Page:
When we cozied up for Instagram's event in New York earlier today, it was with a pang of hope that the announcement would stir up some scorching excitement, something new and unexpected. Smart bets were on a direct messaging service (which it was), but would Instagram trek into the novel land of hard-copy, printed pictures?
Impractical perhaps, but still interesting.
What we ended up with was a short 20-minute presentation introducing Instagram Direct, a service that lets users send pictures and videos privately while carrying on conversations with up to 15 people.
Instagram co-founder and CEO Kevin Systrom went though a few shaky talking points about art and communication, feature phones and puppies before finally dropping the singular note about its in-app direct messaging service.
Cue the video of people doing "life" with it, and the event was over.
While the presser itself was short and disappointing, Instagram's entrance into the DM space feels very late and perhaps even pointless. With Facebook PMs, Twitter DMs, iMessage, BlackBerry Messenger, Snapchat and countless others, we have an abundance of ways to communicate away from the internet-at-large's prying eyes.
To put it under harsher light, Instagram Direct is now yet another messaging service in a sea of pings, pokes and notifications. Sure, it's centered on moments, which sounds nice and all, but does it offer anything we don't already have?
Stay awhile, won't you?
Before outing Direct, Systrom noted that of the Instagram's 150 million members, more than half use the service daily.
That's a large tally of 75 million, but another angle is that there are a whopping percentage of users who aren't on Instagram as part of their day-to-day activity.
These absentees may well be snapping a quick shot with their apps and then sharing it on any number of other platforms, with Instagram a by-product of their social network milieu.
It's easy to see then that with Direct, Instagram is trying to keep its current user base hooked while also attracting a new crowd increasingly keen on private messaging.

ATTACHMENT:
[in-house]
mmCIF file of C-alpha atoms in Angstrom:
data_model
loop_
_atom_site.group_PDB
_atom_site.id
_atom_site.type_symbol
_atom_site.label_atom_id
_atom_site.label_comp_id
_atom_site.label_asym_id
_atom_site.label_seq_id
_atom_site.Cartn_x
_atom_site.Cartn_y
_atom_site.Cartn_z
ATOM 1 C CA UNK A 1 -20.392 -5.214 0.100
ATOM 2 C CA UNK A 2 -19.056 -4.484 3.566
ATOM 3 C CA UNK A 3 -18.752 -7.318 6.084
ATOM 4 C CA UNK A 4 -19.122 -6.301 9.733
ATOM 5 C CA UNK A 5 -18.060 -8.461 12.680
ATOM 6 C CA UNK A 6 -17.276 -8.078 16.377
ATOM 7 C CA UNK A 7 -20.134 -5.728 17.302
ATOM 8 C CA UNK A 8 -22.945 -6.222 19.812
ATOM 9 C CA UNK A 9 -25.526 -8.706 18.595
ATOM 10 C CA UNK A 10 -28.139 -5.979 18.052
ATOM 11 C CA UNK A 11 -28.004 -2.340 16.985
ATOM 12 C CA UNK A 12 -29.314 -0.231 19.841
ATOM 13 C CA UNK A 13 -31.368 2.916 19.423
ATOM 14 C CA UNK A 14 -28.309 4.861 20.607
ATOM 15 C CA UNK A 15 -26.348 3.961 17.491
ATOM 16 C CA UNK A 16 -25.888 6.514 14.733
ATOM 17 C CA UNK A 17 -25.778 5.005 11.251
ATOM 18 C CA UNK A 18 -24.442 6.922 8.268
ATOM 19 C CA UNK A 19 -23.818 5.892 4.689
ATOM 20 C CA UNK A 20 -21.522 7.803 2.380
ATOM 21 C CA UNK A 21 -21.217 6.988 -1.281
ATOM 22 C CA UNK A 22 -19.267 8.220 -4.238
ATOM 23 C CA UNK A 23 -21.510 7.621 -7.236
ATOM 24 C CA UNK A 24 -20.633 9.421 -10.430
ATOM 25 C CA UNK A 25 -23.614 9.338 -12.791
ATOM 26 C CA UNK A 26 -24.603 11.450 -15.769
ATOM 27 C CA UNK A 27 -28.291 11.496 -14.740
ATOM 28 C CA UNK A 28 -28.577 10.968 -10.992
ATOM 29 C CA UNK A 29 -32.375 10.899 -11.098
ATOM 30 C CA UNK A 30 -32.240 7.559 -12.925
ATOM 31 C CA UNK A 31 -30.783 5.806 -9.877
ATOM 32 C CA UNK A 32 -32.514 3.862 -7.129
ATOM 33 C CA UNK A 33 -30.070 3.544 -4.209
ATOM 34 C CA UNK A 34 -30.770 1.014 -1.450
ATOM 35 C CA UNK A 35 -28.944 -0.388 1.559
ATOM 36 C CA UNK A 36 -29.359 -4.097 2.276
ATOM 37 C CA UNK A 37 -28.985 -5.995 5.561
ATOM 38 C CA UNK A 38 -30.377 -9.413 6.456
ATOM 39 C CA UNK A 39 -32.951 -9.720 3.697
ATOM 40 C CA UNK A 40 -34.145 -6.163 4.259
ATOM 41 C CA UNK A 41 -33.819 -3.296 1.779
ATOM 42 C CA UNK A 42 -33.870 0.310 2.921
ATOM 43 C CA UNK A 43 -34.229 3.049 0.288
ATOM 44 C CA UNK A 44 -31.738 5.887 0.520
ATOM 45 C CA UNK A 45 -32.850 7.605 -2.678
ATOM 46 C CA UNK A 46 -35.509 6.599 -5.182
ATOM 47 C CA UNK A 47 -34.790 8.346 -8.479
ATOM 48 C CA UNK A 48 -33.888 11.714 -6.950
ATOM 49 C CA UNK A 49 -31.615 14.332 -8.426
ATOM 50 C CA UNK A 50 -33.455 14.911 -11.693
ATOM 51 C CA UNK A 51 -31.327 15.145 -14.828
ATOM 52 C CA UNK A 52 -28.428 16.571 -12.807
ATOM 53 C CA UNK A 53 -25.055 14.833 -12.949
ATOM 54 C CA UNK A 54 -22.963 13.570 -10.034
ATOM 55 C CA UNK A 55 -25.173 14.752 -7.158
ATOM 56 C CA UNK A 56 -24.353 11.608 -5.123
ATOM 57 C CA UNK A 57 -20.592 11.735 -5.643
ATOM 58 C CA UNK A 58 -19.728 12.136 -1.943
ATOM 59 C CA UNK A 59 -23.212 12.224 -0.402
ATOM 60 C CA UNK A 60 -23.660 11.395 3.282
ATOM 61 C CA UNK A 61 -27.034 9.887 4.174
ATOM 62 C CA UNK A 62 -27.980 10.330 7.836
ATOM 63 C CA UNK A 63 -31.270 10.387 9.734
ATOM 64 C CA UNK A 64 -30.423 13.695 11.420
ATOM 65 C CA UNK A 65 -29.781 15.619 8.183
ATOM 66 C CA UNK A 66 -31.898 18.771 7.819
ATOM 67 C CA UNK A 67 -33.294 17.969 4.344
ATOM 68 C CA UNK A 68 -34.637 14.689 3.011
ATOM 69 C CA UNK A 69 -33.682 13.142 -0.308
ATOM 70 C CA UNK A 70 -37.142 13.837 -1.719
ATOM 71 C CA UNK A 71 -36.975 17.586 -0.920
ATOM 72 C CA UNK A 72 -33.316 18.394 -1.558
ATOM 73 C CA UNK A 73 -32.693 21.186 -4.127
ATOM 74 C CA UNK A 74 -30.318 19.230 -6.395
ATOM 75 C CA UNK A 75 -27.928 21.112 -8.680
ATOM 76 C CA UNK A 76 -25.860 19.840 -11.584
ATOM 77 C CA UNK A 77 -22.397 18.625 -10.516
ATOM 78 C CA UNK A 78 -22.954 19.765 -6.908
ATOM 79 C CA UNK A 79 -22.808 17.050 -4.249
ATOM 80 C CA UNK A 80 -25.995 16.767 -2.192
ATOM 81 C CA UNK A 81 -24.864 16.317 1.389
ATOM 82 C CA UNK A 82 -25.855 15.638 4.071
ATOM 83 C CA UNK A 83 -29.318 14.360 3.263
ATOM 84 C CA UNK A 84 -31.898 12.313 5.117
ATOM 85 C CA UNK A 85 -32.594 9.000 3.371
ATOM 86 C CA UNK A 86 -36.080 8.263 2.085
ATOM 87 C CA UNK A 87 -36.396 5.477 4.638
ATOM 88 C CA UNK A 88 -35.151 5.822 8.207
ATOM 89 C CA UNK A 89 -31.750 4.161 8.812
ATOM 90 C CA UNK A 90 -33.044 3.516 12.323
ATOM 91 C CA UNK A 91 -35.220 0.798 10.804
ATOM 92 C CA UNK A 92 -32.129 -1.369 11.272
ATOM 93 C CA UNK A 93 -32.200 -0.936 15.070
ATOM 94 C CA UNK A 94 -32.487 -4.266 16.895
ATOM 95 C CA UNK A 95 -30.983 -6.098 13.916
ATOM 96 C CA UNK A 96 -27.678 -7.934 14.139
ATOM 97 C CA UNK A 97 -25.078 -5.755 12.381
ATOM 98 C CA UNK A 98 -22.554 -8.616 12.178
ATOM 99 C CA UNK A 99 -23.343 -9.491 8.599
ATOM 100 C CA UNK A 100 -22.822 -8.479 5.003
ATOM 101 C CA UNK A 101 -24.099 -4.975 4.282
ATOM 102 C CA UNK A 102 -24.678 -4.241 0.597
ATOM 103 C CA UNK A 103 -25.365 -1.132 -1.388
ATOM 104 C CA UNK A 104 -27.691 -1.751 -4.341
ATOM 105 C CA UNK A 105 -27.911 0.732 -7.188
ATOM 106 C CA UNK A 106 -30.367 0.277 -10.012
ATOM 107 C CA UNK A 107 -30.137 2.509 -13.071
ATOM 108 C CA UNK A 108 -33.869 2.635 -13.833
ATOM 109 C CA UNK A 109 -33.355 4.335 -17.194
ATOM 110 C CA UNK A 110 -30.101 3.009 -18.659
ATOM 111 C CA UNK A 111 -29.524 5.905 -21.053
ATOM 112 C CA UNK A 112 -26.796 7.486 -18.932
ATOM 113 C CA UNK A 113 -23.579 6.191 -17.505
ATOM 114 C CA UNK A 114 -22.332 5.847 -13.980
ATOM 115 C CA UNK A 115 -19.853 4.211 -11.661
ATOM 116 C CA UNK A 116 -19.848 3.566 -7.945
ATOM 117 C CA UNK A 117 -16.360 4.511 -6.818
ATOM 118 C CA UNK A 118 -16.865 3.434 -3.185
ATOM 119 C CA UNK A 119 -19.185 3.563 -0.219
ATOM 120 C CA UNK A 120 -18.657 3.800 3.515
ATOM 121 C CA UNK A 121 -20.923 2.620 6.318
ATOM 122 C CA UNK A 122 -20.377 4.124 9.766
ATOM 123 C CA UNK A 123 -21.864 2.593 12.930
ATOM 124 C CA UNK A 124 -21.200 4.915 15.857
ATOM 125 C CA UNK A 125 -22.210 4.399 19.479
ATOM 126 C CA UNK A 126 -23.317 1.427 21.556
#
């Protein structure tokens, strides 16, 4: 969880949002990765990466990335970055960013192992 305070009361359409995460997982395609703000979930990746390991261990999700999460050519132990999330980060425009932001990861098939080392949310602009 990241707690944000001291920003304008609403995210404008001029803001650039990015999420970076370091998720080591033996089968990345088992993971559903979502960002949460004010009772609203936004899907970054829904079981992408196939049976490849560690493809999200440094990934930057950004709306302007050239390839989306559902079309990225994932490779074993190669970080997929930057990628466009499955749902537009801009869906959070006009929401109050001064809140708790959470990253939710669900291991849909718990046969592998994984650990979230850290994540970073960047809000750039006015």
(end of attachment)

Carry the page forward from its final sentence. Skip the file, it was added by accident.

"Stay awhile, and have a conversation, won't you?" we would suggest as Direct's sardonic tagline.
However, how successful Direct will be at getting users off their current messaging services - or at least spending more time on Instagram's - is a big question mark. Yes, you can have a conversation centered around a single photo or video with multiple people, but is that really enough for Direct to become a regular messaging habit for users?
We're skeptical, to say the least.
There are Direct plusses, if copied
To be fair, Instagram Direct has quite modern look and finished feature set, though a number of its parts look copied straight out of other services' textbooks.
Direct users can share their pics and videos with up to 15 other filter aficionados and see if they've been seen, similar to Facebook and iMessages.
As for receiving DMs, it seems Instagram has taken a cue from Twitter by only having photos and videos sent by people you know made immediately available. To combat spammers, Direct users can choose to accept or ignore a message from an unknown person, whereas Twitter shuttled the ability to receive messages from any follower in November.
Unlike Snapchat - the inevitable direct comparison to Direct - Instagram's messages are ever-lasting; they won't vaporize after an allotted number of seconds.
Call some features unoriginal, but previously Instagram users were left to discuss their photos in a sea of comments open to everyone in the community. With Direct, they can hold much smaller, more intimate discussions amongst their favorite Instagramers and friends.
Whether Instagram will turn a blind eye to all the inevitable sexting in its DM channel remains to be seen. And as we suggested to Systrom, inviting friends into a thread would have been a cool feature to include, though one that's not been completely ruled out.
The last feature would truly help Direct stand apart from the crowd, and at least Systrom and Co. are aware of the call for it.
Follow the crowd
Instagram has struck upon what's made other messaging platforms successful while adding a few twists of its own, packaging it in an appealing format and gifting it to more users than many services could hope for.
It can't necessarily be faulted for taking some pages from other services' books (you can only be so original), but because of its tardiness, Instagram may suffer from feelings of, "Well, I'm used to XYZ. Why switch?"
There's a ring of Facebook Home to the whole Direct venture, a sort of let's do this because we can and because we need to do something different.
Instagram will surely find more success than Home, and while Facebook didn't really need Home to grow, Instagram arguably needs Direct. It needs to keep users engaged, it needs to attract more, and it needs to compete.
People will no doubt find themselves using Instagram Direct, even if there's no true difference between it and other services at this point. Will they keep coming back, though? That's a major unknown.
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